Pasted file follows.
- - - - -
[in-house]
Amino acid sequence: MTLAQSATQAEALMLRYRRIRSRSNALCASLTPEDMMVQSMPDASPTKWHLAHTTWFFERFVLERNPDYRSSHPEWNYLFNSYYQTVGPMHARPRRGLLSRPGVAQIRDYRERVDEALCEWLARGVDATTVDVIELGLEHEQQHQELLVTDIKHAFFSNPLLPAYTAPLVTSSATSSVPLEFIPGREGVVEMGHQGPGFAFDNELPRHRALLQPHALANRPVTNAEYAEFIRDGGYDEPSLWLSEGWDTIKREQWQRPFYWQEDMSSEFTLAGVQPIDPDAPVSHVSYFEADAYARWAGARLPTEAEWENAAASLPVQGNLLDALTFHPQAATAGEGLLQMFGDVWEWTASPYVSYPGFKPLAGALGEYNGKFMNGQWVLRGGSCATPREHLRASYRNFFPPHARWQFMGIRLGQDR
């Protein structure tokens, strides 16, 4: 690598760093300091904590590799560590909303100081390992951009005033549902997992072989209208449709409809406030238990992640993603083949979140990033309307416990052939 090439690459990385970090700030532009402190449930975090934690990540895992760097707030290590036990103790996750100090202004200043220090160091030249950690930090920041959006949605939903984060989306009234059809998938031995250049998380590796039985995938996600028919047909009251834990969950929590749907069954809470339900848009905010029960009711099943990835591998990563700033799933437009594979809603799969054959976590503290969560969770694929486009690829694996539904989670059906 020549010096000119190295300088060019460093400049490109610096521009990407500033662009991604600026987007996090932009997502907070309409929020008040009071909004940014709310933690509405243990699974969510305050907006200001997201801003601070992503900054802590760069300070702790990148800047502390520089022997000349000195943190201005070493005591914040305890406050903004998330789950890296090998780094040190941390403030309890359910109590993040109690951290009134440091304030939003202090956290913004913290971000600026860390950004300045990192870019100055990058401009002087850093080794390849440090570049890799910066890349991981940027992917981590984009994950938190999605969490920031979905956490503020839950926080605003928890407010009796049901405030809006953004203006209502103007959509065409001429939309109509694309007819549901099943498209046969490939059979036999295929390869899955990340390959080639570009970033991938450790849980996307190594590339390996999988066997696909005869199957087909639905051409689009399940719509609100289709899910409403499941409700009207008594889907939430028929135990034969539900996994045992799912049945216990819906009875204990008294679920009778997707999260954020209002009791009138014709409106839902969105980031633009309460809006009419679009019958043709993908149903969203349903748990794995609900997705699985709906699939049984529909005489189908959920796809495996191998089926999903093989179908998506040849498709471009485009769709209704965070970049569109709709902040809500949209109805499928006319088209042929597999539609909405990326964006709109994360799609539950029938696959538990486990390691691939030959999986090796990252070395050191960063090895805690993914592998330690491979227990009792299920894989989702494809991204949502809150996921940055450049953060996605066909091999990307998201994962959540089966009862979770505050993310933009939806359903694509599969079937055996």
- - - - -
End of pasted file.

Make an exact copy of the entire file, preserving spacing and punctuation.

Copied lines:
[in-house]
Amino acid sequence: MTLAQSATQAEALMLRYRRIRSRSNALCASLTPEDMMVQSMPDASPTKWHLAHTTWFFERFVLERNPDYRSSHPEWNYLFNSYYQTVGPMHARPRRGLLSRPGVAQIRDYRERVDEALCEWLARGVDATTVDVIELGLEHEQQHQELLVTDIKHAFFSNPLLPAYTAPLVTSSATSSVPLEFIPGREGVVEMGHQGPGFAFDNELPRHRALLQPHALANRPVTNAEYAEFIRDGGYDEPSLWLSEGWDTIKREQWQRPFYWQEDMSSEFTLAGVQPIDPDAPVSHVSYFEADAYARWAGARLPTEAEWENAAASLPVQGNLLDALTFHPQAATAGEGLLQMFGDVWEWTASPYVSYPGFKPLAGALGEYNGKFMNGQWVLRGGSCATPREHLRASYRNFFPPHARWQFMGIRLGQDR
């Protein structure tokens, strides 16, 4: 690598760093300091904590590799560590909303100081390992951009005033549902997992072989209208449709409809406030238990992640993603083949979140990033309307416990052939 090439690459990385970090700030532009402190449930975090934690990540895992760097707030290590036990103790996750100090202004200043220090160091030249950690930090920041959006949605939903984060989306009234059809998938031995250049998380590796039985995938996600028919047909009251834990969950929590749907069954809470339900848009905010029960009711099943990835591998990563700033799933437009594979809603799969054959976590503290969560969770694929486009690829694996539904989670059906 020549010096000119190295300088060019460093400049490109610096521009990407500033662009991604600026987007996090932009997502907070309409929020008040009071909004940014709310933690509405243990699974969510305050907006200001997201801003601070992503900054802590760069300070702790990148800047502390520089022997000349000195943190201005070493005591914040305890406050903004998330789950890296090998780094040190941390403030309890359910109590993040109690951290009134440091304030939003202090956290913004913290971000600026860390950004300045990192870019100055990058401009002087850093080794390849440090570049890799910066890349991981940027992917981590984009994950938190999605969490920031979905956490503020839950926080605003928890407010009796049901405030809006953004203006209502103007959509065409001429939309109509694309007819549901099943498209046969490939059979036999295929390869899955990340390959080639570009970033991938450790849980996307190594590339390996999988066997696909005869199957087909639905051409689009399940719509609100289709899910409403499941409700009207008594889907939430028929135990034969539900996994045992799912049945216990819906009875204990008294679920009778997707999260954020209002009791009138014709409106839902969105980031633009309460809006009419679009019958043709993908149903969203349903748990794995609900997705699985709906699939049984529909005489189908959920796809495996191998089926999903093989179908998506040849498709471009485009769709209704965070970049569109709709902040809500949209109805499928006319088209042929597999539609909405990326964006709109994360799609539950029938696959538990486990390691691939030959999986090796990252070395050191960063090895805690993914592998330690491979227990009792299920894989989702494809991204949502809150996921940055450049953060996605066909091999990307998201994962959540089966009862979770505050993310933009939806359903694509599969079937055996």